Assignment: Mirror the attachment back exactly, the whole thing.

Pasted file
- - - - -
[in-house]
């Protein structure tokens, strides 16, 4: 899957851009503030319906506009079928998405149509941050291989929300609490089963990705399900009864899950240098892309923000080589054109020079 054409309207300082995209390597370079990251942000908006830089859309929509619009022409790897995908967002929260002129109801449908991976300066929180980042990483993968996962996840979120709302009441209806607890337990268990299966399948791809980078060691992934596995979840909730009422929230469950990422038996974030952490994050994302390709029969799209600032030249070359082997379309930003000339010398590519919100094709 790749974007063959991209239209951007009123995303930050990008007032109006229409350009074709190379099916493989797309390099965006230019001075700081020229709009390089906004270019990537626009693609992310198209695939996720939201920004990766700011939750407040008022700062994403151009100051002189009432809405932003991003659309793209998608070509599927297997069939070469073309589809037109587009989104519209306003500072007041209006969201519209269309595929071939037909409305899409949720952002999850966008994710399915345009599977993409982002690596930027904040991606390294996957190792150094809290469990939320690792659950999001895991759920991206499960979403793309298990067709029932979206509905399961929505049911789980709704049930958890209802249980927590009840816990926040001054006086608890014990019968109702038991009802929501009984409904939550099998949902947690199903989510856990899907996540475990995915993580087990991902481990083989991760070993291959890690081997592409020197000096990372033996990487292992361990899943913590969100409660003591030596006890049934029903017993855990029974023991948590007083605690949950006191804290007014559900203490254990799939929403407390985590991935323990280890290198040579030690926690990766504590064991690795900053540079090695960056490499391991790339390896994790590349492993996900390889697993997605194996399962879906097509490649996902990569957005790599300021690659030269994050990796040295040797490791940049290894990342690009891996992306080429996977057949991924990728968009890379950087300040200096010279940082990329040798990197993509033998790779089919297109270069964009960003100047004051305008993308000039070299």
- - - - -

[in-house]
């Protein structure tokens, strides 16, 4: 899957851009503030319906506009079928998405149509941050291989929300609490089963990705399900009864899950240098892309923000080589054109020079 054409309207300082995209390597370079990251942000908006830089859309929509619009022409790897995908967002929260002129109801449908991976300066929180980042990483993968996962996840979120709302009441209806607890337990268990299966399948791809980078060691992934596995979840909730009422929230469950990422038996974030952490994050994302390709029969799209600032030249070359082997379309930003000339010398590519919100094709 790749974007063959991209239209951007009123995303930050990008007032109006229409350009074709190379099916493989797309390099965006230019001075700081020229709009390089906004270019990537626009693609992310198209695939996720939201920004990766700011939750407040008022700062994403151009100051002189009432809405932003991003659309793209998608070509599927297997069939070469073309589809037109587009989104519209306003500072007041209006969201519209269309595929071939037909409305899409949720952002999850966008994710399915345009599977993409982002690596930027904040991606390294996957190792150094809290469990939320690792659950999001895991759920991206499960979403793309298990067709029932979206509905399961929505049911789980709704049930958890209802249980927590009840816990926040001054006086608890014990019968109702038991009802929501009984409904939550099998949902947690199903989510856990899907996540475990995915993580087990991902481990083989991760070993291959890690081997592409020197000096990372033996990487292992361990899943913590969100409660003591030596006890049934029903017993855990029974023991948590007083605690949950006191804290007014559900203490254990799939929403407390985590991935323990280890290198040579030690926690990766504590064991690795900053540079090695960056490499391991790339390896994790590349492993996900390889697993997605194996399962879906097509490649996902990569957005790599300021690659030269994050990796040295040797490791940049290894990342690009891996992306080429996977057949991924990728968009890379950087300040200096010279940082990329040798990197993509033998790779089919297109270069964009960003100047004051305008993308000039070299």